Ukraine is paying the price for Germany’s complacency. Berlin is destroying its international reputation by continuing to fund the Russian war machine: Katja Hoyer, an Anglo- German historian and visiting research fellow at King’s College London 

“Every euro, every cent that you send to Russia is bloody money,” Kyiv’s Mayor Vitali Klitschko told reporters yesterday as he again called on Europe to stop funding Putin’s war through trade. In light of the reports of horrific atrocities committed against Ukrainian civilians, the EU is responding with a new sanctions package. But Germany still blocks the way to an import ban on Putin’s most lucrative asset: gas.

Berlin needs to accept that there is a price to pay for its complacent energy policy over the last two decades. At the moment Ukrainians are paying it. The number of victims is as yet unconfirmed, but there can be no doubt that civilians in the town of Bucha, near Kyiv, were shot, raped and tortured by Russian soldiers in a war that is funded in part through German energy bills. Since 2014 alone, Berlin has sent 170 billion euros to Moscow to pay for gas, coal and oil imports.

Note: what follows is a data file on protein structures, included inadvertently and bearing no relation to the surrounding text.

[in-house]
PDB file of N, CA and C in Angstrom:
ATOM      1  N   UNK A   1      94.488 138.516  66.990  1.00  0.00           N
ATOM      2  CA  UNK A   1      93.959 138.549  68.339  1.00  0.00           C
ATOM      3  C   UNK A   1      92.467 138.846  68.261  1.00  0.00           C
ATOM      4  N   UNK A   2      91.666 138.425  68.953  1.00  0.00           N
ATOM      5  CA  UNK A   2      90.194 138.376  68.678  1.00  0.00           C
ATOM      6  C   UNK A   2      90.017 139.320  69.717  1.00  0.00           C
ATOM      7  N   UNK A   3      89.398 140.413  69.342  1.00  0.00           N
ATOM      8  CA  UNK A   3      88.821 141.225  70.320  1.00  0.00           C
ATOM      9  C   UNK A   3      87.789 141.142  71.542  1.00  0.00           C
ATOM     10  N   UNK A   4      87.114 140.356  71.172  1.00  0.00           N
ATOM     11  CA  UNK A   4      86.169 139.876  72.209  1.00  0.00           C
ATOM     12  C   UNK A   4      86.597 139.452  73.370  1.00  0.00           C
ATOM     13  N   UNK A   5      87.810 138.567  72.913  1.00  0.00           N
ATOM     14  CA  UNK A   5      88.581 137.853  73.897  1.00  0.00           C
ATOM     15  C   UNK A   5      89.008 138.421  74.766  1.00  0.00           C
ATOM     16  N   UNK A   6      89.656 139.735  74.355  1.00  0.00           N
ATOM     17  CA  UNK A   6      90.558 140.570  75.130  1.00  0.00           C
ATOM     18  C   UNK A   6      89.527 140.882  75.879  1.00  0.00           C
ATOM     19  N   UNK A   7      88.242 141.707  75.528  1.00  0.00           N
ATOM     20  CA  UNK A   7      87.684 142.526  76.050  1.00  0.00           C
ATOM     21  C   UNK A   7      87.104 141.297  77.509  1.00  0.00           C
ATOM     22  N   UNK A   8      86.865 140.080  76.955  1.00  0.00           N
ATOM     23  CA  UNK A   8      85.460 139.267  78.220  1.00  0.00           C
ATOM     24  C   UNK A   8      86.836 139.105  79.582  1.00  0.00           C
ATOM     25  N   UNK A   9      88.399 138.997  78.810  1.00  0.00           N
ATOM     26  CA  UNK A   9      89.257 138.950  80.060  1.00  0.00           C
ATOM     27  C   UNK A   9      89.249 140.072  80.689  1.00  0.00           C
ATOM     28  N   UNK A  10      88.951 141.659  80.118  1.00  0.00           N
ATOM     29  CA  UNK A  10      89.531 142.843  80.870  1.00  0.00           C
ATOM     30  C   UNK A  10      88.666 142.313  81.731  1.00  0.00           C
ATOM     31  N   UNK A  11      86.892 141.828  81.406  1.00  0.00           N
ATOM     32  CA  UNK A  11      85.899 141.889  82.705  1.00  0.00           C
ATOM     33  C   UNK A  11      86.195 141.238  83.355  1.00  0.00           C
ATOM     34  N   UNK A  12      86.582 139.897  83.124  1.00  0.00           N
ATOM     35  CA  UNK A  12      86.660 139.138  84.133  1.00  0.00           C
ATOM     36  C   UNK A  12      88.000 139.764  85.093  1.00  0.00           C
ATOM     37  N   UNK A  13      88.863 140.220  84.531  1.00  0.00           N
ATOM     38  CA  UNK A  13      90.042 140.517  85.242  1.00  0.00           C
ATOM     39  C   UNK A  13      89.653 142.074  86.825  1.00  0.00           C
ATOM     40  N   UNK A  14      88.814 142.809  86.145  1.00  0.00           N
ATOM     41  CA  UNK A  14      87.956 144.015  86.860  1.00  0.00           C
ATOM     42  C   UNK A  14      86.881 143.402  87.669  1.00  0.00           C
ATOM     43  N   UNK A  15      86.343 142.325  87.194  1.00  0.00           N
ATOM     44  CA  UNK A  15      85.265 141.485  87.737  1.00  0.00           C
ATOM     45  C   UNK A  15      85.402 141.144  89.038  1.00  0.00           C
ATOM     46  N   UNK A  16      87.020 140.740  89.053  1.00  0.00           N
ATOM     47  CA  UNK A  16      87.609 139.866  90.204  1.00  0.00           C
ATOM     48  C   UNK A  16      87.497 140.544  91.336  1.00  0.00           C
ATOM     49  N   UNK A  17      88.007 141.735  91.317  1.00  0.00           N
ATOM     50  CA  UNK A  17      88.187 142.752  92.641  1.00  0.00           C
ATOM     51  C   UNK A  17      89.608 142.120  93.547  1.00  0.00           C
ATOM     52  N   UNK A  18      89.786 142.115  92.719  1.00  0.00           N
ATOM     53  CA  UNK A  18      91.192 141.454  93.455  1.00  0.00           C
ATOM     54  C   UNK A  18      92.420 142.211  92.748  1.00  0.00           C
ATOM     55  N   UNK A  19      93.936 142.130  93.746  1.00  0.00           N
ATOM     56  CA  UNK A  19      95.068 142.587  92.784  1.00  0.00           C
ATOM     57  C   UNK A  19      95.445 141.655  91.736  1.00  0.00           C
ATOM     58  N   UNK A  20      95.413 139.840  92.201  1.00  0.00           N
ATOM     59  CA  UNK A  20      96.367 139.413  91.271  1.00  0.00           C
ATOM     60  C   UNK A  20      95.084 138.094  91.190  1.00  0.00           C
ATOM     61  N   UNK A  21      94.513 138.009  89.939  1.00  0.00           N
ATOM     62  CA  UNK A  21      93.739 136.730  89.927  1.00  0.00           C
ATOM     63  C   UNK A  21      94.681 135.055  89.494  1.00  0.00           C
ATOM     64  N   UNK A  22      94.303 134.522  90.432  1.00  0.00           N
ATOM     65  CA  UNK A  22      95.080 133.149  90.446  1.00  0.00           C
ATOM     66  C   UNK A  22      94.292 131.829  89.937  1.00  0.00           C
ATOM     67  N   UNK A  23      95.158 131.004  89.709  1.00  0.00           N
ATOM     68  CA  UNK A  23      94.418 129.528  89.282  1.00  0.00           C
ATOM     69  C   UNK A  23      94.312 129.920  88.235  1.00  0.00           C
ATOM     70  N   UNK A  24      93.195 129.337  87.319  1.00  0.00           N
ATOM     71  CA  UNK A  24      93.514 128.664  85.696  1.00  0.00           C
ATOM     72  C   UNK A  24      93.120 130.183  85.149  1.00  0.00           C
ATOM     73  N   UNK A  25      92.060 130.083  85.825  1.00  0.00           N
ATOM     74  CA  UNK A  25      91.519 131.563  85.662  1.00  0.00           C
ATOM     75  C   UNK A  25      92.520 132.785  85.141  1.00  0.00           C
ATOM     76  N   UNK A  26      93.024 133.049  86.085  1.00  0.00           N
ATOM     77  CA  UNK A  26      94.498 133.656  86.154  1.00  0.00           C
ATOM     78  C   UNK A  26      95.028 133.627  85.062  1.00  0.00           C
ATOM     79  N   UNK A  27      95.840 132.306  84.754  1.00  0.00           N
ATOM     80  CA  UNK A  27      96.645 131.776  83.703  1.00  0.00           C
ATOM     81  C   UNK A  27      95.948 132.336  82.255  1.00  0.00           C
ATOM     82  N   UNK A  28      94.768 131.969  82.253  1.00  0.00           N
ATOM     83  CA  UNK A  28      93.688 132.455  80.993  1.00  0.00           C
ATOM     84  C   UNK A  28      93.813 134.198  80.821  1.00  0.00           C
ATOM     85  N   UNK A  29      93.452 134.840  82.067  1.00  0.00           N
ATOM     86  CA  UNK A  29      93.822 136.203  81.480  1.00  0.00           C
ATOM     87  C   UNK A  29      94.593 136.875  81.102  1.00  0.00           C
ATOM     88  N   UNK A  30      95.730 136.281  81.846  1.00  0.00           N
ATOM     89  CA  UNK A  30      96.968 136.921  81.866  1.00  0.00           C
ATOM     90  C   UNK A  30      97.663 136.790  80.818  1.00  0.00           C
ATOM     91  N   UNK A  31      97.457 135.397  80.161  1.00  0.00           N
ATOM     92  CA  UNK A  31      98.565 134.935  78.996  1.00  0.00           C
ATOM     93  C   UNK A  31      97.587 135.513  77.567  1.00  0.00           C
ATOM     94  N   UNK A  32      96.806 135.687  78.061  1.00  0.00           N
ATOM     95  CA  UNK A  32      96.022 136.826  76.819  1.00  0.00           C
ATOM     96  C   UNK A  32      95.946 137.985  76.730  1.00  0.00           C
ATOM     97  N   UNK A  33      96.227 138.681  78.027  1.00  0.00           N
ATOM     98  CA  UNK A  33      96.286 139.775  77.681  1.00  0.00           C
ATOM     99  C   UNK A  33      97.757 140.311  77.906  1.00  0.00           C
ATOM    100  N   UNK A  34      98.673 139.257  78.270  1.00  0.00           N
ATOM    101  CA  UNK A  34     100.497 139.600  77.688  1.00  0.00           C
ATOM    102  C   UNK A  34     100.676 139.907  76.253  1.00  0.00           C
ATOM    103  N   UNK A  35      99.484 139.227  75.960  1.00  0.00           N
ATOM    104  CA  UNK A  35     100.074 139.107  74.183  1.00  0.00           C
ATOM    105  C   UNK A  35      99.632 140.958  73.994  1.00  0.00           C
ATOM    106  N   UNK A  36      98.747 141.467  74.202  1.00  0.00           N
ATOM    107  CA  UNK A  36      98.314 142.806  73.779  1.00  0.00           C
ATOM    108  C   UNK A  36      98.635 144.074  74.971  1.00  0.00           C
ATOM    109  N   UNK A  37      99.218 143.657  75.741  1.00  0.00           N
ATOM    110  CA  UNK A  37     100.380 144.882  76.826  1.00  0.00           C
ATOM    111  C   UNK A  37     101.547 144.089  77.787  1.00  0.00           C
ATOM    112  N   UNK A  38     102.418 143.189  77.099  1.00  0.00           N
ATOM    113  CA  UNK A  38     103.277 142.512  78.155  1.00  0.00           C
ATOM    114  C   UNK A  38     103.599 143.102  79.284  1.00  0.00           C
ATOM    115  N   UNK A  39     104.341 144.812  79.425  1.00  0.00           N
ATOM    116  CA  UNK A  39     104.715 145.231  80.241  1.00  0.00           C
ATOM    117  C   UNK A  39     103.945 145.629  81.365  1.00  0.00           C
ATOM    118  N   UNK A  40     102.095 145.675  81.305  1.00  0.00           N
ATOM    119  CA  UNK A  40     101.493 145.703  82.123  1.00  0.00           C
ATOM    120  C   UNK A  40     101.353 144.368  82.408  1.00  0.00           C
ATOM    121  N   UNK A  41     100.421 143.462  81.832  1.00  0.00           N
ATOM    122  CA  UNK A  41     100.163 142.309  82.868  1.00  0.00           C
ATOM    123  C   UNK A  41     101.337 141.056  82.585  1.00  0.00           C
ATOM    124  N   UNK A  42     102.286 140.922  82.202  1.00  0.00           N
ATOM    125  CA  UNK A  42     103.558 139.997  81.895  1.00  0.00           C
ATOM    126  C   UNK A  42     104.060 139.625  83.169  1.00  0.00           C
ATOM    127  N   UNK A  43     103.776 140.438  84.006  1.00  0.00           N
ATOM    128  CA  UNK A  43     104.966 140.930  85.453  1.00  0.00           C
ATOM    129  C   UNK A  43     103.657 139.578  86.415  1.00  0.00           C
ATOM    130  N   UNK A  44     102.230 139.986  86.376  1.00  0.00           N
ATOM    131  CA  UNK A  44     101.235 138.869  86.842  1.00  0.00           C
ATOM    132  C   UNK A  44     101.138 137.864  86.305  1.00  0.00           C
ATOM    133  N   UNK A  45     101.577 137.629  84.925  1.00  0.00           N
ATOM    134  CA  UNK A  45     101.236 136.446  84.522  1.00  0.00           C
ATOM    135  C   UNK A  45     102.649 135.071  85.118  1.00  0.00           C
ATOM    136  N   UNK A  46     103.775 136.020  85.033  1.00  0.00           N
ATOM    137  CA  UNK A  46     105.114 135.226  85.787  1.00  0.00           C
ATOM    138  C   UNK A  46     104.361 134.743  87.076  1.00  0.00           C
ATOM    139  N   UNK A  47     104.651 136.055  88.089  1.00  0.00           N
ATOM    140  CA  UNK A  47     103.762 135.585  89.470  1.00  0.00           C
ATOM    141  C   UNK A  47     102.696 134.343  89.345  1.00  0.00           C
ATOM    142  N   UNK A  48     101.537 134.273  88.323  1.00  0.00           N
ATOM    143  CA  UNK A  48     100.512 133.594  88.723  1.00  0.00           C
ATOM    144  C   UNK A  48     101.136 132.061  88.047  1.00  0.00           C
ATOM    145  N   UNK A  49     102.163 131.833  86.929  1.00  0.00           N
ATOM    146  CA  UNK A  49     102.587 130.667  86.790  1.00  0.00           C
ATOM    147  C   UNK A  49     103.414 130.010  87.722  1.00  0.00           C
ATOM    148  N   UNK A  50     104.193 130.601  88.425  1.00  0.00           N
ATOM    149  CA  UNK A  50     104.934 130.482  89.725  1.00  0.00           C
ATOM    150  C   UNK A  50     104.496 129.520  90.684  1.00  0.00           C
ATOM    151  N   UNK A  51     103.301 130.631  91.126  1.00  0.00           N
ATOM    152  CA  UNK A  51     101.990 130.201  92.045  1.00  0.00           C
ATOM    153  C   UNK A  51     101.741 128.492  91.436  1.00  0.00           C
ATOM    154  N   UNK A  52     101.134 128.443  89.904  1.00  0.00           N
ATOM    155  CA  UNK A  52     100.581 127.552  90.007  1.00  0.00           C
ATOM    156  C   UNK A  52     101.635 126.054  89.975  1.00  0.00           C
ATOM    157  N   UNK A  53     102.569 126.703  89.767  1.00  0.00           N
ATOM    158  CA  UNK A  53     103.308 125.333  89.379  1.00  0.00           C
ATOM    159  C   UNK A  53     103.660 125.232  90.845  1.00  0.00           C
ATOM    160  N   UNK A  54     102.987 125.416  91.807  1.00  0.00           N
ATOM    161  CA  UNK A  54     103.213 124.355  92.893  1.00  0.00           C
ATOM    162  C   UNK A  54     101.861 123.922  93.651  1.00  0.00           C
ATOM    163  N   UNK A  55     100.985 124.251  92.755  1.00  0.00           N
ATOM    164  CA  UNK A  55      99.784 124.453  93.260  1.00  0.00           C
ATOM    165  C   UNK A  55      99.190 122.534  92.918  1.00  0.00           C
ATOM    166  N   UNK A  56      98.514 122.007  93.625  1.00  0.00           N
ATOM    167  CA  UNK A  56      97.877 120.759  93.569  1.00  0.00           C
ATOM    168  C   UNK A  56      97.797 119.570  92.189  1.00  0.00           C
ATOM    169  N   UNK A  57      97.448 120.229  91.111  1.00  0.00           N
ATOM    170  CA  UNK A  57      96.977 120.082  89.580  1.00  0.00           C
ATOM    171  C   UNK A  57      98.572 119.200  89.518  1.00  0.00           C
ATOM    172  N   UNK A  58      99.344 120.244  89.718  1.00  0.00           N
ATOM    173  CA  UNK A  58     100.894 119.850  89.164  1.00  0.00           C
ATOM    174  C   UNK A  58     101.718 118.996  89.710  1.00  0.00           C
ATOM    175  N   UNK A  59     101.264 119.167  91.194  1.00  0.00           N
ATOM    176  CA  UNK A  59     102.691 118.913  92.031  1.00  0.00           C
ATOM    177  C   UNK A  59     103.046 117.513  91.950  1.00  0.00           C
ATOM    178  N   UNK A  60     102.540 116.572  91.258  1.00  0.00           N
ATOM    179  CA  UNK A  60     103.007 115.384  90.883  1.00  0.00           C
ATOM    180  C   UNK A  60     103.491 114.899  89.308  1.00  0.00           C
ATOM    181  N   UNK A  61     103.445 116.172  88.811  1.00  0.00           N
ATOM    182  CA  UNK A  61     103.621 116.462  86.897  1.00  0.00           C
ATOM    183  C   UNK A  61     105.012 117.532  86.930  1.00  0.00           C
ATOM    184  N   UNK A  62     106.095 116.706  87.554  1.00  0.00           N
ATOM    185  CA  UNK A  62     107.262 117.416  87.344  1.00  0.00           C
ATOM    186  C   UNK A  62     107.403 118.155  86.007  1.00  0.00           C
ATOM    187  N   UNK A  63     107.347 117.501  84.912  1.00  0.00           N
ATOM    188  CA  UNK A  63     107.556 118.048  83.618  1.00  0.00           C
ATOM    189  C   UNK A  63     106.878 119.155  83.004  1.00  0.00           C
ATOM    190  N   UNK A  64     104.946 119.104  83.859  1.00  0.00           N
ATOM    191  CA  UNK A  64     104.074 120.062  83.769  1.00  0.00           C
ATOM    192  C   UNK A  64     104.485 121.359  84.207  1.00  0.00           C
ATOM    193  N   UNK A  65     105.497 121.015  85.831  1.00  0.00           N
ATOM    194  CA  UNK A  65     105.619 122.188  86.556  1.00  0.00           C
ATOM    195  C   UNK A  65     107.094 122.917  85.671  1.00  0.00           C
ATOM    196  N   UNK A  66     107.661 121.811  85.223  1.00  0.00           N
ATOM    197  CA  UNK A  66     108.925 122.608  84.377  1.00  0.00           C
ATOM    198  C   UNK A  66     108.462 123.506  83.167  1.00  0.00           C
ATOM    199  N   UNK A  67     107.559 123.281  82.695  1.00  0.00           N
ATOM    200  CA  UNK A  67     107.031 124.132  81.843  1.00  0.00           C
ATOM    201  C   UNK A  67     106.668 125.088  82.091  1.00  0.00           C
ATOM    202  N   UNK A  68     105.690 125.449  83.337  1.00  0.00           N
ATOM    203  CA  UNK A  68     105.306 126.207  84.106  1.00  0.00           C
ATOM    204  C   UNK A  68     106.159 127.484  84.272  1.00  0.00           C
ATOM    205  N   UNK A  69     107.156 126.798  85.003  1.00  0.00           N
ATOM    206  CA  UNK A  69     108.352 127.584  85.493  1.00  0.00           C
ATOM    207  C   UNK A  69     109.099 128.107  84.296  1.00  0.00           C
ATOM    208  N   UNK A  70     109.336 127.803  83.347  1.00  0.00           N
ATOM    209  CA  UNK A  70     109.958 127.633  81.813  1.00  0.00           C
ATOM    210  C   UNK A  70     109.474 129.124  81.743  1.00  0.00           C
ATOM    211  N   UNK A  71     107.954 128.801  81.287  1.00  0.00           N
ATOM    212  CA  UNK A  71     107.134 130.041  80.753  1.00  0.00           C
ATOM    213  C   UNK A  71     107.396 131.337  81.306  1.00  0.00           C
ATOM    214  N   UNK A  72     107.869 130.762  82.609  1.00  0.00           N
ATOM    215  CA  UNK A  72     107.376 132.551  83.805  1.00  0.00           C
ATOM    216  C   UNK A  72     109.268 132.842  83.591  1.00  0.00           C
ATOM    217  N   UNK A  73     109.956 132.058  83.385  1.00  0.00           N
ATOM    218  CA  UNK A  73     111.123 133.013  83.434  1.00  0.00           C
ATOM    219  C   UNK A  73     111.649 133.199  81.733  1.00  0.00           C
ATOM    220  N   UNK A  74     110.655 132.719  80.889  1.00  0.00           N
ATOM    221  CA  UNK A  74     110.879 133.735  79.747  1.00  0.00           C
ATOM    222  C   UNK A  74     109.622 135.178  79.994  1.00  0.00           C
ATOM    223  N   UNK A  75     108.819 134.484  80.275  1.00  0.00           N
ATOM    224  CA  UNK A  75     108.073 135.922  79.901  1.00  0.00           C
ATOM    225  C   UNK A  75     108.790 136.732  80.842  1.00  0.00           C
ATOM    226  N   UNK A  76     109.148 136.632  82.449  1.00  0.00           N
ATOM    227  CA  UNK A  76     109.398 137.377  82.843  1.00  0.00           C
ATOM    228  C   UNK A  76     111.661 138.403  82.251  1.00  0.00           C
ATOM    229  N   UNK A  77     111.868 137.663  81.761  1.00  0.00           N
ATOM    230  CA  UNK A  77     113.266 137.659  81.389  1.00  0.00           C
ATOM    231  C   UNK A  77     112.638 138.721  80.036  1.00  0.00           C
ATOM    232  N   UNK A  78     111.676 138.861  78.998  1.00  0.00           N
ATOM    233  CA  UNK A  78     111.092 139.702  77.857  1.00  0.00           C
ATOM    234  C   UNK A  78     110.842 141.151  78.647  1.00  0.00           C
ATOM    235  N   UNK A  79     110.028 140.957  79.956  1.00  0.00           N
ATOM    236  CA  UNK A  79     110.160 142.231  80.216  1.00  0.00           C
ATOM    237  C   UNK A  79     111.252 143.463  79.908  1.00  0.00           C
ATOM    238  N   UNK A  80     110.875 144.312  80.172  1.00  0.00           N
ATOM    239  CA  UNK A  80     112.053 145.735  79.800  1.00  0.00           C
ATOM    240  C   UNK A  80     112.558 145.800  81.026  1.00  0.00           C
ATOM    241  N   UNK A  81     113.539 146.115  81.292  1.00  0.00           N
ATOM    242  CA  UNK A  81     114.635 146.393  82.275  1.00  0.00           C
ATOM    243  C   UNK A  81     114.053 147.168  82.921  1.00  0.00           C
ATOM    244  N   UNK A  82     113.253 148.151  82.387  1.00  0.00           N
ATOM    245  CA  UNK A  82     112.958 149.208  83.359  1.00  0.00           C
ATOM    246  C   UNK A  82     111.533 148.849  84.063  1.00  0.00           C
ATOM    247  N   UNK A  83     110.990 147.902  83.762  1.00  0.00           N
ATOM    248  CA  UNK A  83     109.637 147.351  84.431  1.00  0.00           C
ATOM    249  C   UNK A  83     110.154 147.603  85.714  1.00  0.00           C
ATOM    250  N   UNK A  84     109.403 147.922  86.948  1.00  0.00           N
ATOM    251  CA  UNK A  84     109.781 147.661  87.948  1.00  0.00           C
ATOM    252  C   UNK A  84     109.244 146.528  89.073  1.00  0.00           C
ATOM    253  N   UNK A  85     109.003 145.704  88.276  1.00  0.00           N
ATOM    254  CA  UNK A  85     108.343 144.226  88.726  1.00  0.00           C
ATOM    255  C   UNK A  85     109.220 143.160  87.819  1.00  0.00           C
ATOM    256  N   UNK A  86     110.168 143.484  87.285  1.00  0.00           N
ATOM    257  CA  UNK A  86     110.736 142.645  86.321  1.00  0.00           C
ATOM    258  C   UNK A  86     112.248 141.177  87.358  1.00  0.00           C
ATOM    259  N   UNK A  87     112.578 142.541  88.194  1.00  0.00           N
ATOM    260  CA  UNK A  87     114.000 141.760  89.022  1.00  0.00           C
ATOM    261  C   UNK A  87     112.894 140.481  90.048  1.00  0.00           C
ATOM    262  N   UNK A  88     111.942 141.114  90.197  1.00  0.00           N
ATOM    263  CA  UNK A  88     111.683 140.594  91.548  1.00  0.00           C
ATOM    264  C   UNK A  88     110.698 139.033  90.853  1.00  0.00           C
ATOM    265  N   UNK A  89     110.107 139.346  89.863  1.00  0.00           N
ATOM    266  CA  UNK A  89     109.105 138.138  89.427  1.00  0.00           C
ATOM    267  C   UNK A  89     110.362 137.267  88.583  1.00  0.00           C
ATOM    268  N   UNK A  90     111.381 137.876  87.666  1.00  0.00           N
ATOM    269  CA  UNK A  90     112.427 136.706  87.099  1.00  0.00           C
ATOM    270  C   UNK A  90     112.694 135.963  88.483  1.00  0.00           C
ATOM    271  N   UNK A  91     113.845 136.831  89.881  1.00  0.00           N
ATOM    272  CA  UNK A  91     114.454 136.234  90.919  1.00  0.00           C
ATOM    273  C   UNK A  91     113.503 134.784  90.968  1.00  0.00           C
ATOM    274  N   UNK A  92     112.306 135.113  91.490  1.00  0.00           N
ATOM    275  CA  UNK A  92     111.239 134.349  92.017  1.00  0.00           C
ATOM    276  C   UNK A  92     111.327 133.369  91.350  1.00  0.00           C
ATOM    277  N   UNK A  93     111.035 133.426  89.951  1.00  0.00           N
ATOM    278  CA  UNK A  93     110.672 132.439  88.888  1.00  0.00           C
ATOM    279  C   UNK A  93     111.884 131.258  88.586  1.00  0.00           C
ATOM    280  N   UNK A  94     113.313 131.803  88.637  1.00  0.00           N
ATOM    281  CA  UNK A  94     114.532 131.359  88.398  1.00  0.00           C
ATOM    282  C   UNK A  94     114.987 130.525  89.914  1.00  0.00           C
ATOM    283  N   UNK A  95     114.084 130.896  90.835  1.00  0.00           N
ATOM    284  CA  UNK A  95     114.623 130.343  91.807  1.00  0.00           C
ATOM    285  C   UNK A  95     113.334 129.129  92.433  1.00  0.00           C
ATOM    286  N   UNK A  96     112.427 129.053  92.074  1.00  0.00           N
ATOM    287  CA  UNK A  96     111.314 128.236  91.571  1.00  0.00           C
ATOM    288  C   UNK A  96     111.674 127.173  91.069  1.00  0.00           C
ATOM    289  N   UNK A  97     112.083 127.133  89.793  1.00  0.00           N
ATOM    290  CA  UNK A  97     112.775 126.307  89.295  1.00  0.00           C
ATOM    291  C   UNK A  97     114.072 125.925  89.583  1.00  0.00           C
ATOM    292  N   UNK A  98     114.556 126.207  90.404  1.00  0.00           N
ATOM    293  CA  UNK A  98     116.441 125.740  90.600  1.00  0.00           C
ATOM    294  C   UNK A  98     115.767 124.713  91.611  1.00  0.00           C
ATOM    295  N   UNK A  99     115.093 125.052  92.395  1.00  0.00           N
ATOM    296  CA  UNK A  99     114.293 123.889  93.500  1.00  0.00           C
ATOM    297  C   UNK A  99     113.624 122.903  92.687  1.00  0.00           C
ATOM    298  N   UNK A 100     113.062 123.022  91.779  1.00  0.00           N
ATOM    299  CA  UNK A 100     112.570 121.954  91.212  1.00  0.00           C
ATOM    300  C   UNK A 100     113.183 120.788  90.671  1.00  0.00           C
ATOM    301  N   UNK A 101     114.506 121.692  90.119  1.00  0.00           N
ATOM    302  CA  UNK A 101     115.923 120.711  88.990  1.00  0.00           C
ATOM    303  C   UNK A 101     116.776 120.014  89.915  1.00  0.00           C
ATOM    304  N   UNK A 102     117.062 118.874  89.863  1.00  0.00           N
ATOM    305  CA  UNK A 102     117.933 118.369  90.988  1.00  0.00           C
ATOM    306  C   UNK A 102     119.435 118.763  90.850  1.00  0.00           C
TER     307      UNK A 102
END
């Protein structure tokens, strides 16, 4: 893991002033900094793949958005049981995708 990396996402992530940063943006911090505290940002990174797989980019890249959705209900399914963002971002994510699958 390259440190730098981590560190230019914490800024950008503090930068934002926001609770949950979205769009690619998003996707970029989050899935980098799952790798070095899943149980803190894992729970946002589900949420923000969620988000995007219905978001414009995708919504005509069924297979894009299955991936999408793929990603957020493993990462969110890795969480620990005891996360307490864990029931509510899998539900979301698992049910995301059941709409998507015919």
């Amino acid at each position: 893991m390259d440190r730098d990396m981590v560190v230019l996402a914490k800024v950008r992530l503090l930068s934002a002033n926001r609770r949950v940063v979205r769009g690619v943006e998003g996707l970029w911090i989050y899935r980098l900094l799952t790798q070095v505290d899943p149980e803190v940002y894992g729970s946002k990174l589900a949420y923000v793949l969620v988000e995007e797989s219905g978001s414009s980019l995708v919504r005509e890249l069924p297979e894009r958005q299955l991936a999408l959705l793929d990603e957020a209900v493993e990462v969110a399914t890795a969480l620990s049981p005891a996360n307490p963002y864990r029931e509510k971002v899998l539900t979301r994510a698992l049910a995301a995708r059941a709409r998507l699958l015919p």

But Germany is struggling to cut the Kremlin’s economic tentacles. Despite some reductions being made, Germany still imports 40 per cent of its gas, a third of its oil and half of its coal from Russia. Much of the country’s energy infrastructure is also majority-owned by Russian companies – from pipelines and refineries to storage reservoirs. Currently, the government isn’t even entirely clear who owns Gazprom Germania, the Russian energy giant’s subsidiary in Germany. It has now been put under state control.